You and I can become islands which no flood can overwhelm. Our nation too can be flood-resistant. 

['The Morning Inspection' is the title of a column I wrote for the Daily News from 2009 to 2011, one article a day, Monday through Saturday. This is a new series. Links to previous articles in this new series are given below]

Other articles in this series:

Who really wrote 'Mother'?

A melody faint and yet not beyond hearing

Heart dances that cannot be choreographed

Remembering to forget and forgetting to remember

On loving, always

Authors are assassinated, readers are immortal

When you turn 80...

It is good to be conscious of nudities 

Saturday slides in after Monday and Sunday somersaults into Friday 

There's a one in a million and a one in ten

Gunadasa Kapuge is calling

Kumkum Fernando installs Sri Lanka in Coachella, California

Hemantha Gunawardena's signature

Pathways missed

Architectures of the demolished

The exotic lunacy of parting gifts

Who the heck do you think I am?

Those fascinating 'Chitra Katha'

The Mangala Sabhava

So how are things in Sri Lanka?

The most beautiful father

Palmam qui meruit ferat

The sweetest three-letter poem

Buddhangala Kamatahan

An Irish and Sri Lankan Hello

Teams, team-thinking, team-spirit and leadership

The songs we could sing in lifeboats when we are shipwrecked

Pure-Rathna, a class act

Jekhan Aruliah set a ball rolling in Jaffna

Awaiting arrivals unlike any other

Teachers and students sometimes reverse roles

Matters of honor and dignity

Yet another Mother's Day

A cockroach named 'Don't'

Colombo, Colombo, Colombo and so forth

The slowest road to Kumarigama, Ampara

Sweeping the clutter away

Some play music, others listen

Completing unfinished texts

Mind and hearts, loquacious and taciturn

I am at Jaga Food, where are you?

On separating the missing from the disappeared

Moments without tenses

And intangible republics will save the day (as they always have)

The world is made of waves


The circuitous logic of Tony Muller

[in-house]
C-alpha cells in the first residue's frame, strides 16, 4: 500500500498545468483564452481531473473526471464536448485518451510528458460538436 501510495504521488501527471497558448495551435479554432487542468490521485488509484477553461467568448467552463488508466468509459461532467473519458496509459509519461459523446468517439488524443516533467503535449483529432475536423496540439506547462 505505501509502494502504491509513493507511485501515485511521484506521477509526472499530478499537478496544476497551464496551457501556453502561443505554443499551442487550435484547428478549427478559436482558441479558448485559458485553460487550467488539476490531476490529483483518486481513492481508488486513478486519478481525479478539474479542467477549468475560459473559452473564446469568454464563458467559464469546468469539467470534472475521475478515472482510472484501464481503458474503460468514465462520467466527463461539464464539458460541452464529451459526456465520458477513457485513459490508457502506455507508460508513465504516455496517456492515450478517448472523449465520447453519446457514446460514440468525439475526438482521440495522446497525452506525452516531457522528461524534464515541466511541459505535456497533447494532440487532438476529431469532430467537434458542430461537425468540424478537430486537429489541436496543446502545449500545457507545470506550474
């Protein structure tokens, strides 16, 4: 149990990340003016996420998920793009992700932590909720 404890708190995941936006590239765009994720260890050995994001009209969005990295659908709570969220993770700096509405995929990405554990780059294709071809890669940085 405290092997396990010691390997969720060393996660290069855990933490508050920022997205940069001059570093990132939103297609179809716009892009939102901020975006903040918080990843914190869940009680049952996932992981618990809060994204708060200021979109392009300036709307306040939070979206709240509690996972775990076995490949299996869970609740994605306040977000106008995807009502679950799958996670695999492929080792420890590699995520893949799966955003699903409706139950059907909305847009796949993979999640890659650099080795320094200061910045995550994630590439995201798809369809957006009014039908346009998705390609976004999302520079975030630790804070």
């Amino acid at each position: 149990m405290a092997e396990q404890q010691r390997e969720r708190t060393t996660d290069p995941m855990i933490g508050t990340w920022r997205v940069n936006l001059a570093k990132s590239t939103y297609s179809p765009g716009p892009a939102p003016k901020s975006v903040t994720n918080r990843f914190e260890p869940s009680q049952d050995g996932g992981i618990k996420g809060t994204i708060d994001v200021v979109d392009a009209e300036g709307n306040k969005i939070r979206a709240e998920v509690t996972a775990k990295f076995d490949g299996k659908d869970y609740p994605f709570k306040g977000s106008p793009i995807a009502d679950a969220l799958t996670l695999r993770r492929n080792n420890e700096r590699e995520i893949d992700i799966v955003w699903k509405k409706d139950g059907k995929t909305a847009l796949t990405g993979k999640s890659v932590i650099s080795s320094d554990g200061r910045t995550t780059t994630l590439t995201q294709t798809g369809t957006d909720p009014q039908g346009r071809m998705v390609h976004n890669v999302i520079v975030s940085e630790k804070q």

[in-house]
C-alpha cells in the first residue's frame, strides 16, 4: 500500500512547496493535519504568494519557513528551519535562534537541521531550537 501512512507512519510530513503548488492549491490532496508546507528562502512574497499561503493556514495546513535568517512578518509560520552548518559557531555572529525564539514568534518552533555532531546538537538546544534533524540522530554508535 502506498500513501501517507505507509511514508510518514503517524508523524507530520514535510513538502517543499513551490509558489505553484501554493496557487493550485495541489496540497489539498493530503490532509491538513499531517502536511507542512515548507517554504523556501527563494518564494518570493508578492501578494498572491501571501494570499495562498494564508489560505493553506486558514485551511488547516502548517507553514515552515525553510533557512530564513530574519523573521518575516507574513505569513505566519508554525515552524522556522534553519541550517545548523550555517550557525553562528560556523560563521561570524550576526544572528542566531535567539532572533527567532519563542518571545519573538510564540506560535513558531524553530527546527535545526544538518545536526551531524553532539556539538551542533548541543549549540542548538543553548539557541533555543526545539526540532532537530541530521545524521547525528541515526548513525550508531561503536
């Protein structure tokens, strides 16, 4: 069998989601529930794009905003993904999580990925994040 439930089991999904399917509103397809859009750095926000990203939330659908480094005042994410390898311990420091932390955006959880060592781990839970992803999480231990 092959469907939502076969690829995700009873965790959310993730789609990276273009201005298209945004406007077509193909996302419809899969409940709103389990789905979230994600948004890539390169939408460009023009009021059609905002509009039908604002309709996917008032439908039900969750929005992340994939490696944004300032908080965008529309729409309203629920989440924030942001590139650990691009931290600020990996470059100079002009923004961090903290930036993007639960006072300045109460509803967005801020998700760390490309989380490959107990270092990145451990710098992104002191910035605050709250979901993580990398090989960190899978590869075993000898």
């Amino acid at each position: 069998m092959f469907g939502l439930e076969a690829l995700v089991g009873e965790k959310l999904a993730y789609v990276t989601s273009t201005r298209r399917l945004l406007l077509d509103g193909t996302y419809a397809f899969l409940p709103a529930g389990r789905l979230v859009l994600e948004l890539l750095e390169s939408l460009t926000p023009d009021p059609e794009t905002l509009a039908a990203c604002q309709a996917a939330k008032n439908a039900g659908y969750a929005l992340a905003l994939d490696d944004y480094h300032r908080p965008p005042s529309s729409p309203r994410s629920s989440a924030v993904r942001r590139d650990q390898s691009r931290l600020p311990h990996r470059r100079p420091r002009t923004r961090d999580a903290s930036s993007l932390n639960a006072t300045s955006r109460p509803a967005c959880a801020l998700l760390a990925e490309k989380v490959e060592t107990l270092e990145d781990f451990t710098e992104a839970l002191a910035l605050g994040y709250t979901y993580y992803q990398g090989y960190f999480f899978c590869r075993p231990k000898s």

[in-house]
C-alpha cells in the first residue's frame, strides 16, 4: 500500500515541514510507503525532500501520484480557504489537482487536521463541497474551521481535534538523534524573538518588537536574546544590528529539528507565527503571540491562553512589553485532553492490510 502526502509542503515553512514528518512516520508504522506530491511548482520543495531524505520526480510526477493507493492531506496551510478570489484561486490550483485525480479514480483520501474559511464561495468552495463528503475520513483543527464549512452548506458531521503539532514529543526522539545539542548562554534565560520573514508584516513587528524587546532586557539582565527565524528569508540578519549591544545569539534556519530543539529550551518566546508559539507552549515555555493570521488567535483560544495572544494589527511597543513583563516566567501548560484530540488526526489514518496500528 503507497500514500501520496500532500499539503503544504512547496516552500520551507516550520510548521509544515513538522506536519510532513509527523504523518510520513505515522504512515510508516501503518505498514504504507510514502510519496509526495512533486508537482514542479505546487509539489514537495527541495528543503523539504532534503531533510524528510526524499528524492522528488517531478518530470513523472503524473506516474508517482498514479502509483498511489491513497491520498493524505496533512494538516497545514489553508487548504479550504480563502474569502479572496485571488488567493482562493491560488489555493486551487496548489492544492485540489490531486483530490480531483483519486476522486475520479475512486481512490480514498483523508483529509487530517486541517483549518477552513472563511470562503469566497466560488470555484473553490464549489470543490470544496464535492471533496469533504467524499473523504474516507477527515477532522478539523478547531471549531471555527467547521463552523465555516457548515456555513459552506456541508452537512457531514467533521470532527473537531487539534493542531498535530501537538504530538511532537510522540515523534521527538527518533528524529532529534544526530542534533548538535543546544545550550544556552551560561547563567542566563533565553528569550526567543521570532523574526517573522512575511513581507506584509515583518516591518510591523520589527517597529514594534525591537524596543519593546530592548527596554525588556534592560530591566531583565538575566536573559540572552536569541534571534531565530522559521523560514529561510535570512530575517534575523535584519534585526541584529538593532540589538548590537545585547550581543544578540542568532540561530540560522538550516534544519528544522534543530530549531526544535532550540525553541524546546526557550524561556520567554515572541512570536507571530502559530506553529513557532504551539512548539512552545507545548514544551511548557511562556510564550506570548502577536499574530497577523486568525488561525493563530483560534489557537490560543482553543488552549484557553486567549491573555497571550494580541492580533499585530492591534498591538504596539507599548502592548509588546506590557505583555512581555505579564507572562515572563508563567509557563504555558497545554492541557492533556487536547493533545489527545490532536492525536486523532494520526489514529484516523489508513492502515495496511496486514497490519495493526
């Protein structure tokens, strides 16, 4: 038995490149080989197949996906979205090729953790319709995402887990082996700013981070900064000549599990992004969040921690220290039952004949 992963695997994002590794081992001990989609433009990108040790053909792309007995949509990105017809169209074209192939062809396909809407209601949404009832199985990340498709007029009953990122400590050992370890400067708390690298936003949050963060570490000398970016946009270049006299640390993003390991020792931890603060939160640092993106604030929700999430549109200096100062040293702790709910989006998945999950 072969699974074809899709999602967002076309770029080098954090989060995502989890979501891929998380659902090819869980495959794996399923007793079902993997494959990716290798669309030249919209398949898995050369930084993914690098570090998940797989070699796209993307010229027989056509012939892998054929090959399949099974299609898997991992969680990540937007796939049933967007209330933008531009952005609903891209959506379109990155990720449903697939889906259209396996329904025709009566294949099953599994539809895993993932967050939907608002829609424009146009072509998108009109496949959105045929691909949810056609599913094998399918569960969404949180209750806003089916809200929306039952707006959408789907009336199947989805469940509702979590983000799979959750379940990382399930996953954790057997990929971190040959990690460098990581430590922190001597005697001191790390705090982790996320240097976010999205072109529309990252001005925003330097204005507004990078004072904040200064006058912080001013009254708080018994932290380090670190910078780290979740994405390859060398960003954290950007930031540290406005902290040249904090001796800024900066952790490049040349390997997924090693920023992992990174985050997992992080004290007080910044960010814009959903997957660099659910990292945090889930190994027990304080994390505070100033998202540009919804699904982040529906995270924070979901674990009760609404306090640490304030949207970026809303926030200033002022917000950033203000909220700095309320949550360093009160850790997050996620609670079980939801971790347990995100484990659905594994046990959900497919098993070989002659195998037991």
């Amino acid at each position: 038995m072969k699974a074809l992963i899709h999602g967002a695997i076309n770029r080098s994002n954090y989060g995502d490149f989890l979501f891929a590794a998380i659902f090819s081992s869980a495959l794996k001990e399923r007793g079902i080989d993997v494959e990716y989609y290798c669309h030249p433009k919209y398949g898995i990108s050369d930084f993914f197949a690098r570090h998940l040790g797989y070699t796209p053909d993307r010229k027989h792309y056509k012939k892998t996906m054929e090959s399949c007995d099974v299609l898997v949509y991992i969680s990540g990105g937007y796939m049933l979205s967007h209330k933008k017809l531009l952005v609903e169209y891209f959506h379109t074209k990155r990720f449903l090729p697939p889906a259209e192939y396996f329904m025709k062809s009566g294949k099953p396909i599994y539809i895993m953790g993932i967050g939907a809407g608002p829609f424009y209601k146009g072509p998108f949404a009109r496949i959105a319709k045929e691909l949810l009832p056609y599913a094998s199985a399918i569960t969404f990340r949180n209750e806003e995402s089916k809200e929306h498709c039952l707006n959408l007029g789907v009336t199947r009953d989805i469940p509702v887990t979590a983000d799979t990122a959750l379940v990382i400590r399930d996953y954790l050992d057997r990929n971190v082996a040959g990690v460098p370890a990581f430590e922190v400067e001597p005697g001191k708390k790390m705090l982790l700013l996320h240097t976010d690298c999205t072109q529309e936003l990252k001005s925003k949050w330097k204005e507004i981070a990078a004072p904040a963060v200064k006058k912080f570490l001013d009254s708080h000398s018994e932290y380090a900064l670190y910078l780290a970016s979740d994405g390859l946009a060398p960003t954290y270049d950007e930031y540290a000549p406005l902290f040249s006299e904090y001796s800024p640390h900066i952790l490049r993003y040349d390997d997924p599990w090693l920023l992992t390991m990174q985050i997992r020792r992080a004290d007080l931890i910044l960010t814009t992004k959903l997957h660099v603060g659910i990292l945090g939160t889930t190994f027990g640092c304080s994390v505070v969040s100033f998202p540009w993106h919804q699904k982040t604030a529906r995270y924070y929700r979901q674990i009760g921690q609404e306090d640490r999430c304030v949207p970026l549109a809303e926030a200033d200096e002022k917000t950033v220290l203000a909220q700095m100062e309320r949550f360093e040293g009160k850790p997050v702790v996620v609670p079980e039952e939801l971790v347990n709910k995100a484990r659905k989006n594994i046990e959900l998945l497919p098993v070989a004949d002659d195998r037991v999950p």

Rohana Kalyanaratne, an unforgettable 'Loku Aiya'

Mowgli, the Greatest Archaeologist

Figures and disfigurement, rocks and roses

Sujith Rathnayake and incarcerations imposed and embraced

Some stories are written on the covers themselves

A poetic enclave in the Republic of Literature

Landcapes of gone-time and going-time 

The best insurance against the loud and repeated lie

So what if the best flutes will not go to the best flautists?

There's dust and words awaiting us at crossroads and crosswords

The books of disquiet

A song of terraced paddy fields

Of ants, bridges and possibilities

From A through Aardvark to Zyzzyva 

World's End

Words, their potency, appropriation and abuse

Street corner stories

Who did not listen, who's not listening still?

The book of layering

If you remember Kobe, visit GOAT Mountain

The world is made for re-colouring

The gift and yoke of bastardy

The 'English Smile'

No 27, Dickman's Road, Colombo 5

Visual cartographers and cartography

Ithaca from a long ago and right now

Lessons written in invisible ink

The amazing quality of 'equal-kindness'

A tea-maker story seldom told

On academic activism

The interchangeability of light and darkness

Back to TRADITIONAL rice

Sisterhood: moments, just moments

Chess is my life and perhaps your too

Reflections on ownership and belonging

The integrity of Nadeesha Rajapaksha

Signatures in the seasons of love

To Maceo Martinet as he flies over rainbows

Sirith, like pirith, persist

Fragrances that will not be bottled 

Colours and textures of living heritage

Countries of the past, present and future

A degree in creative excuses

Books launched and not-yet-launched

The sunrise as viewed from sacred mountains

The ways of the lotus

Isaiah 58: 12-16 and the true meaning of grace

The age of Frederick Algernon Trotteville

Live and tell the tale as you will

Between struggle and cooperation

Of love and other intangibles

Neruda, Sekara and literary dimensions

The universe of smallness

Paul Christopher's heart of many chambers

Calmness gracefully cascades in the Dumbara Hills

Serendipitous amber rules the world

Continents of the heart